TEAM program supports GHG reduction technologies with international applications
The federal government is supporting two Canadian technologies with the potential to reduce greenhouse gas (GHG) emissions internationally. A contribution of $3.6 million from the Climate Change Technology Early Action Measures (TEAM) program will help a group of Canadian companies involved in developing and demonstrating natural gas vehicles in India. An additional $150,000 will support a feasibility study relating to technology developed by Natural Resources Canada (NRCan) that burns methane from ventilation air in underground coal mines.
Advanced Technologies and Fuels Canada is leading a consortium of companies on the Natural Gas Vehicle Flagship Project for Mumbai, India. The project will deploy innovative technologies from Canadian manufacturers and use an accounting model to determine the levels of GHG emission reductions. It will also continue to collect data to verify these levels throughout the project, scheduled to end in 2008.
In addition to helping the Indian government in its efforts to improve urban air quality, the project will address market barriers, create local jobs and further stimulate the market for Canadian companies and technologies in India. The project will also examine the potential to earn GHG emissions reduction credits if more natural gas vehicles are used in India.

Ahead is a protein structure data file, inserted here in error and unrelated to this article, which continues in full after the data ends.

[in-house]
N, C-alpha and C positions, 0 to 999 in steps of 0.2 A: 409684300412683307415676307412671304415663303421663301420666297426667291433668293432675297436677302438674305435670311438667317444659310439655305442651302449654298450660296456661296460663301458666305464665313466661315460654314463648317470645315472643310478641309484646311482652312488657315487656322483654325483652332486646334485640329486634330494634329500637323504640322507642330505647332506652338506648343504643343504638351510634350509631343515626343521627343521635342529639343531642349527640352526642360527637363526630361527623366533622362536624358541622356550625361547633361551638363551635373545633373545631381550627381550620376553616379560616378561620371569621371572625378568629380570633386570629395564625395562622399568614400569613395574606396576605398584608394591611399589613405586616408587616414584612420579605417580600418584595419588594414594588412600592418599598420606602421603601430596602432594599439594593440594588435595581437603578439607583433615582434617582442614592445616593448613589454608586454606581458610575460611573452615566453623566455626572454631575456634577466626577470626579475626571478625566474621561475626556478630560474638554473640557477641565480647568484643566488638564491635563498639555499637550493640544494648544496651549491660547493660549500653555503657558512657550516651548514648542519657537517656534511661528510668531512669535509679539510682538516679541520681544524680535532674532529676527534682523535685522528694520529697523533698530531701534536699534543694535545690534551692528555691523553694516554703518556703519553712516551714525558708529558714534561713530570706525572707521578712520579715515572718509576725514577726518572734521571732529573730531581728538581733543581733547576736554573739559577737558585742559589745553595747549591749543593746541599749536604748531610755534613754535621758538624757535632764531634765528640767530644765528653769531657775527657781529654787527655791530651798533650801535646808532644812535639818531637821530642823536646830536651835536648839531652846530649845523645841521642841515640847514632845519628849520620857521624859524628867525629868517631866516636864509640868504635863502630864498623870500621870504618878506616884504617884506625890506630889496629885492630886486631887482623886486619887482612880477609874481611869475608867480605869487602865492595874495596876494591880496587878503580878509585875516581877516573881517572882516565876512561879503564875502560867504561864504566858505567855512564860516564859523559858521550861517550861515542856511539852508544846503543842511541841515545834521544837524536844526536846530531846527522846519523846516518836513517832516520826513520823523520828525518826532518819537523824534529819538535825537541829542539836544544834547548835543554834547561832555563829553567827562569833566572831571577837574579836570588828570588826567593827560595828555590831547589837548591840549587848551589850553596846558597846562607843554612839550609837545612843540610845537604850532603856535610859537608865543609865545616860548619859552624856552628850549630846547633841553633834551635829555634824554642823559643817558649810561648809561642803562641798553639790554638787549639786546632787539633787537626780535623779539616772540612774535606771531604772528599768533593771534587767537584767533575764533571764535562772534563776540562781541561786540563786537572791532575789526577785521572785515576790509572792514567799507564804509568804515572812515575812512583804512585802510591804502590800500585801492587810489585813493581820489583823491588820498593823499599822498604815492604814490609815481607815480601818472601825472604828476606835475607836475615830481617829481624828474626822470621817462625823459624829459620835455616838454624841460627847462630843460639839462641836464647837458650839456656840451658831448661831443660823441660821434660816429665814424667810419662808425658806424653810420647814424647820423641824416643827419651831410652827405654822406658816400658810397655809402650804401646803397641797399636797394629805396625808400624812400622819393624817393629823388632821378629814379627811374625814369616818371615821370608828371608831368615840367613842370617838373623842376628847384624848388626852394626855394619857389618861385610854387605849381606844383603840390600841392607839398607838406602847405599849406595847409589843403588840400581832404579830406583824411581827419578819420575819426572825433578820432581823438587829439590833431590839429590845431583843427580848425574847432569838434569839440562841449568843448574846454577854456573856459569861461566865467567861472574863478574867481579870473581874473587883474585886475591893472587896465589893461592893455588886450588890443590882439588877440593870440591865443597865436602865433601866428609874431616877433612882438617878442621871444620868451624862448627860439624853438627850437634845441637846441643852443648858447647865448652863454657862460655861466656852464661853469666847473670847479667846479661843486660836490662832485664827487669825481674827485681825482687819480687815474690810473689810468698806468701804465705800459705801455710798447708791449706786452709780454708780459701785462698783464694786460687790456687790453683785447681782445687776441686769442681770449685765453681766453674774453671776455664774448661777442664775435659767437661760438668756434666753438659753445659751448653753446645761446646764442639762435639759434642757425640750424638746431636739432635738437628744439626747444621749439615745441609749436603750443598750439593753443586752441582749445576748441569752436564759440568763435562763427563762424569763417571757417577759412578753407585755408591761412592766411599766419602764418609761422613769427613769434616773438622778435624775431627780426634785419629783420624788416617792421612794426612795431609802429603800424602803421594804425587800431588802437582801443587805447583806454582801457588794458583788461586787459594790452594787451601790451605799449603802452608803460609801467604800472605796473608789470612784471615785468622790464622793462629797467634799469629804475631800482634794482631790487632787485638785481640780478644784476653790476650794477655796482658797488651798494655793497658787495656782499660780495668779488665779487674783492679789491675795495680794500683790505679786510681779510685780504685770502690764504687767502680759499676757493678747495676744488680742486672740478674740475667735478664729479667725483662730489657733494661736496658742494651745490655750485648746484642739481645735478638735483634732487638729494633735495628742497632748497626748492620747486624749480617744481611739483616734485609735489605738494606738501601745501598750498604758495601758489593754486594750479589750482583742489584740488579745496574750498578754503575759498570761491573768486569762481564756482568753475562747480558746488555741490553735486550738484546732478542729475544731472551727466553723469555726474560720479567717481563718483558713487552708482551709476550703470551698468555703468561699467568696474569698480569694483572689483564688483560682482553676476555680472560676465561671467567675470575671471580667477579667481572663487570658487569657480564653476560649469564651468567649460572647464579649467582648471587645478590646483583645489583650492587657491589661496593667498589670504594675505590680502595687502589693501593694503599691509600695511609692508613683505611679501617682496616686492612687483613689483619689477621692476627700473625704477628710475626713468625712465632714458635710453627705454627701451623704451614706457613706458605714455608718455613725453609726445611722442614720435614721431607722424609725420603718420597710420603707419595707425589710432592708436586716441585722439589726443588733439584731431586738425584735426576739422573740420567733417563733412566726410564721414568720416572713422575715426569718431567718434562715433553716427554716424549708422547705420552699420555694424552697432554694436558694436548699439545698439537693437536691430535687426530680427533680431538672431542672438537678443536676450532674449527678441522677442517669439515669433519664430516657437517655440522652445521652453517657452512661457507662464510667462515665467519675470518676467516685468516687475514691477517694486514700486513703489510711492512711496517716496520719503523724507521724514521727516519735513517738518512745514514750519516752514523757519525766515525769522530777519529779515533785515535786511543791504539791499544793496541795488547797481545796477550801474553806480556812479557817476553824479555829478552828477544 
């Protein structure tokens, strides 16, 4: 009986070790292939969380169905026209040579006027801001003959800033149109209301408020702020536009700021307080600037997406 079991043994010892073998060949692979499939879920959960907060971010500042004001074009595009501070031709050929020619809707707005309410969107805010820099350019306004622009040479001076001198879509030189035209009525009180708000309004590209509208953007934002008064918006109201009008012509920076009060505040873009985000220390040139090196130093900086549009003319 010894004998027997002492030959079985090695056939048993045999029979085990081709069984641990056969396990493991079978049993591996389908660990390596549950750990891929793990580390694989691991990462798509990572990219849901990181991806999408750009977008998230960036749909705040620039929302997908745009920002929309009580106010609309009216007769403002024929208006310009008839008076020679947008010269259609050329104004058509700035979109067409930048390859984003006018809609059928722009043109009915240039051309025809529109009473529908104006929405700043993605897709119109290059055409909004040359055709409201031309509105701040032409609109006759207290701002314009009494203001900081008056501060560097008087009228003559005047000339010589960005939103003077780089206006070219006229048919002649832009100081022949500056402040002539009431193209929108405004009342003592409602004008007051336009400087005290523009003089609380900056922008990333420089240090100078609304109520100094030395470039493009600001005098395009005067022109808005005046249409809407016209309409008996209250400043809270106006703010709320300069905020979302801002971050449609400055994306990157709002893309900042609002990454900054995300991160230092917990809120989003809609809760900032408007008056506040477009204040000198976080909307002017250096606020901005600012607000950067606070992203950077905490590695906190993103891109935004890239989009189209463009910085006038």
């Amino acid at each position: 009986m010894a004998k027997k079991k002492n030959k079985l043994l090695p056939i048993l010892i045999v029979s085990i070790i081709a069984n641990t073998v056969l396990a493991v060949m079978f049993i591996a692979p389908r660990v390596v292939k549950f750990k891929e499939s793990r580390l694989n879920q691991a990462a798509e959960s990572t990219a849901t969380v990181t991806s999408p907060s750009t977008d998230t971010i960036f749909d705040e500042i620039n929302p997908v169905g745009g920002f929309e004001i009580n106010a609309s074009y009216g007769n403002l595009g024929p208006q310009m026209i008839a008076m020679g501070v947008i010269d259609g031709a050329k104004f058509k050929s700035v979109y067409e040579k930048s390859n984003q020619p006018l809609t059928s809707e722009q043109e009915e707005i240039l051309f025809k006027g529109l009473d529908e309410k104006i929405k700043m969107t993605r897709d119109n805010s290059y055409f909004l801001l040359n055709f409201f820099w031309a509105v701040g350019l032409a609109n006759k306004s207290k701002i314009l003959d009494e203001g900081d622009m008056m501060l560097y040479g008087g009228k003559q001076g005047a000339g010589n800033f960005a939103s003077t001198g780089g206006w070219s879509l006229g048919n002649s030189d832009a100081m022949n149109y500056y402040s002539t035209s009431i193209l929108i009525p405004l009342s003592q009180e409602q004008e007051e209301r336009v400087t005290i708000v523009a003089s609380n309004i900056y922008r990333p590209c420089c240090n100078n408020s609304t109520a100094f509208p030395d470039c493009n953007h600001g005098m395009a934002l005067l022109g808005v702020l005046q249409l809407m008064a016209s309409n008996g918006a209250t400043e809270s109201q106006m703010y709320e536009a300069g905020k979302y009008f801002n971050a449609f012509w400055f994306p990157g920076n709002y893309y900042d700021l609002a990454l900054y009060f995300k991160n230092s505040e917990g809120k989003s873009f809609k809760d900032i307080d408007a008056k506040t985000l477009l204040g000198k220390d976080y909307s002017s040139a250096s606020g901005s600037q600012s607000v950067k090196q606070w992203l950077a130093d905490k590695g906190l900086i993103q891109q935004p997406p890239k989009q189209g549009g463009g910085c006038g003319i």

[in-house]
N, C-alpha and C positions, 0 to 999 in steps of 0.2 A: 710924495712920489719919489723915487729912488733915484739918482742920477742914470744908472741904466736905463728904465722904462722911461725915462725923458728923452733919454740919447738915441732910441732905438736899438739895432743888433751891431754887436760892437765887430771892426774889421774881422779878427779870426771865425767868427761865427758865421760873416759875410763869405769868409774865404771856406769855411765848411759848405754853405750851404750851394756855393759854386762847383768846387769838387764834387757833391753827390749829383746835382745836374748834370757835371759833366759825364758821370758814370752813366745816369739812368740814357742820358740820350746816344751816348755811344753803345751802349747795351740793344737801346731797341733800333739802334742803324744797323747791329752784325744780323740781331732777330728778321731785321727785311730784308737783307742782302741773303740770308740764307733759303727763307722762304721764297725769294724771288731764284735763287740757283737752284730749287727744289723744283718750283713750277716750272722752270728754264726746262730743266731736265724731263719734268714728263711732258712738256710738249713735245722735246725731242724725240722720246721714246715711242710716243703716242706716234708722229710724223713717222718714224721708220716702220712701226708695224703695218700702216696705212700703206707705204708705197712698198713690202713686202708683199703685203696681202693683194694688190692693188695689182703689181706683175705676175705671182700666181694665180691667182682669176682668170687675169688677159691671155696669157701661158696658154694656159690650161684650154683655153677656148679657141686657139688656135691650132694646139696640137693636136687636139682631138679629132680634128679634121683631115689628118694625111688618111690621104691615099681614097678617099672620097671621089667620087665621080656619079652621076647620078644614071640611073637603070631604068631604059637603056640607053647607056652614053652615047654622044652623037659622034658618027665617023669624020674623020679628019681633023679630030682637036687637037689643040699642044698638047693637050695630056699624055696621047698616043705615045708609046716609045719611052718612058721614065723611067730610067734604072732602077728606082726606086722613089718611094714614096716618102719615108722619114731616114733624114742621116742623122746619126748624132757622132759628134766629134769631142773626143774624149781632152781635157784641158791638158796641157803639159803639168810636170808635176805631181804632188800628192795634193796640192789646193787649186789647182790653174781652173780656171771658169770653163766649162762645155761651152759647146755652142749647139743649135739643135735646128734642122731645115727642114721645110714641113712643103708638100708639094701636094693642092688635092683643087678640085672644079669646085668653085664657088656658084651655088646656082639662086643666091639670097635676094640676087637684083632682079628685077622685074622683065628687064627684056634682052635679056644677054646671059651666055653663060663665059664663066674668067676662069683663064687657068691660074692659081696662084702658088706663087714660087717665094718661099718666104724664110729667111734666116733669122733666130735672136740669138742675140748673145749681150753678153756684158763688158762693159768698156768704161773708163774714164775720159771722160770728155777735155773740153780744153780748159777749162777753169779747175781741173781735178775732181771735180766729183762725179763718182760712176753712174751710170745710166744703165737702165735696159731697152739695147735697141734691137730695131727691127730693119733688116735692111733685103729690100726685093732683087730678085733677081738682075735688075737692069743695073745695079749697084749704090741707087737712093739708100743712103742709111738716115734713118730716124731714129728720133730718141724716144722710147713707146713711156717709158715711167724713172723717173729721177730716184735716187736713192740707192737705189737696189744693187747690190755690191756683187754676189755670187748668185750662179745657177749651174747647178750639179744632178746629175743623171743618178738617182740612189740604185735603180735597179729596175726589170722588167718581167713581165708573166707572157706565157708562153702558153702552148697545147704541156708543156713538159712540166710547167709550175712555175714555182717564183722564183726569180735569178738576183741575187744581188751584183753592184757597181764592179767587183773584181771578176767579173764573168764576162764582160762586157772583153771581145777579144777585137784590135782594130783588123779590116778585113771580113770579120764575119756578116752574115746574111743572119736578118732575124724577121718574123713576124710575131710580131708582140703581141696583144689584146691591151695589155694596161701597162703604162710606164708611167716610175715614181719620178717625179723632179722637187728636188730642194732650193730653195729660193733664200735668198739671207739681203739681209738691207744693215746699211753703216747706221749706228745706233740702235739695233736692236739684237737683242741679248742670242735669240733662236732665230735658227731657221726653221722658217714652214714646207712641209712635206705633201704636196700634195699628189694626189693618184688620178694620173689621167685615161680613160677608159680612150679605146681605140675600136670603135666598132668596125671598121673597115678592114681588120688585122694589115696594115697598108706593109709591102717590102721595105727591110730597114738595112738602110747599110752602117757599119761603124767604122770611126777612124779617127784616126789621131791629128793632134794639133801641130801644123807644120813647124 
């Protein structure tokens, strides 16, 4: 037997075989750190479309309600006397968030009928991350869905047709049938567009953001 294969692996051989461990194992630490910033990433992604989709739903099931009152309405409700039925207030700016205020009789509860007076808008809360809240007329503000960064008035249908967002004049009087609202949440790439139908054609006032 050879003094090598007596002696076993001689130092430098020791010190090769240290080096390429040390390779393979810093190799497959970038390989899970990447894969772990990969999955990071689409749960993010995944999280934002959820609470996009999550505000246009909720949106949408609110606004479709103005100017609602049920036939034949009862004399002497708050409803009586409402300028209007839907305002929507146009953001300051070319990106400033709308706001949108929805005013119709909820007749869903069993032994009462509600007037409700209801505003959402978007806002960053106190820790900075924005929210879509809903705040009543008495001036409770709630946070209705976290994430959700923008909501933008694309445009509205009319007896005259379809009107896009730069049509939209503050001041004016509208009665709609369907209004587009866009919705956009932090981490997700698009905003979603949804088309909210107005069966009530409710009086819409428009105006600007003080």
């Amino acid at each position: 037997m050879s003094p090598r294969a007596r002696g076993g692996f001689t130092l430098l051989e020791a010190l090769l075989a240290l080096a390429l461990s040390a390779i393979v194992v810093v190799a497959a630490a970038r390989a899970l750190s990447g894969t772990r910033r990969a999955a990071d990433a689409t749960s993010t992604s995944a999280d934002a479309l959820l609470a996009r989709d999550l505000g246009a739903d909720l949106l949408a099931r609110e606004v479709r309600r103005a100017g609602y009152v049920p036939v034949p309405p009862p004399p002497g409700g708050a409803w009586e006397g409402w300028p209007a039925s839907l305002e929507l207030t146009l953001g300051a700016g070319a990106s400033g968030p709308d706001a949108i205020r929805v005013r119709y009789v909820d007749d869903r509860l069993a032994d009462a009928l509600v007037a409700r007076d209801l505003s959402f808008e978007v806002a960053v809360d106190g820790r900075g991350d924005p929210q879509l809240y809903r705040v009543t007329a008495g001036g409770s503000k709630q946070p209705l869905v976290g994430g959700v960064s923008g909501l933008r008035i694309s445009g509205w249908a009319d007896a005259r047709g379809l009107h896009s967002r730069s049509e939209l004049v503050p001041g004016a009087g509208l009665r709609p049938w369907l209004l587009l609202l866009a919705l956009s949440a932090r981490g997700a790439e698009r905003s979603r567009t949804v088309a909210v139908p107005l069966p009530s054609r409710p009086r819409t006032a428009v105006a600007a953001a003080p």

The feasibility study on capturing methane from coal mining will determine the best international site for testing the technology, which was developed by NRCan's CANMET Energy Technology Centre in Varennes, Quebec.
The technology, called CH4MIN, burns methane from ventilation air in underground coal mines and converts it into heat which can be used to generate clean power. Methane is 21 times more potent than carbon dioxide as a greenhouse gas, and this technology has significant potential to reduce emissions from coal mining.
CH4MIN also has potential application in other countries such as including China and several eastern European nations. It has been successfully tested in the Varennes lab, and the feasibility study will look at a number of factors to determine the best site for a commercial pilot project.
These initiatives also contribute to Canada's efforts to transfer technology to developing countries, as called for under the Kyoto Protocol and the United Nations Framework Convention on Climate Change.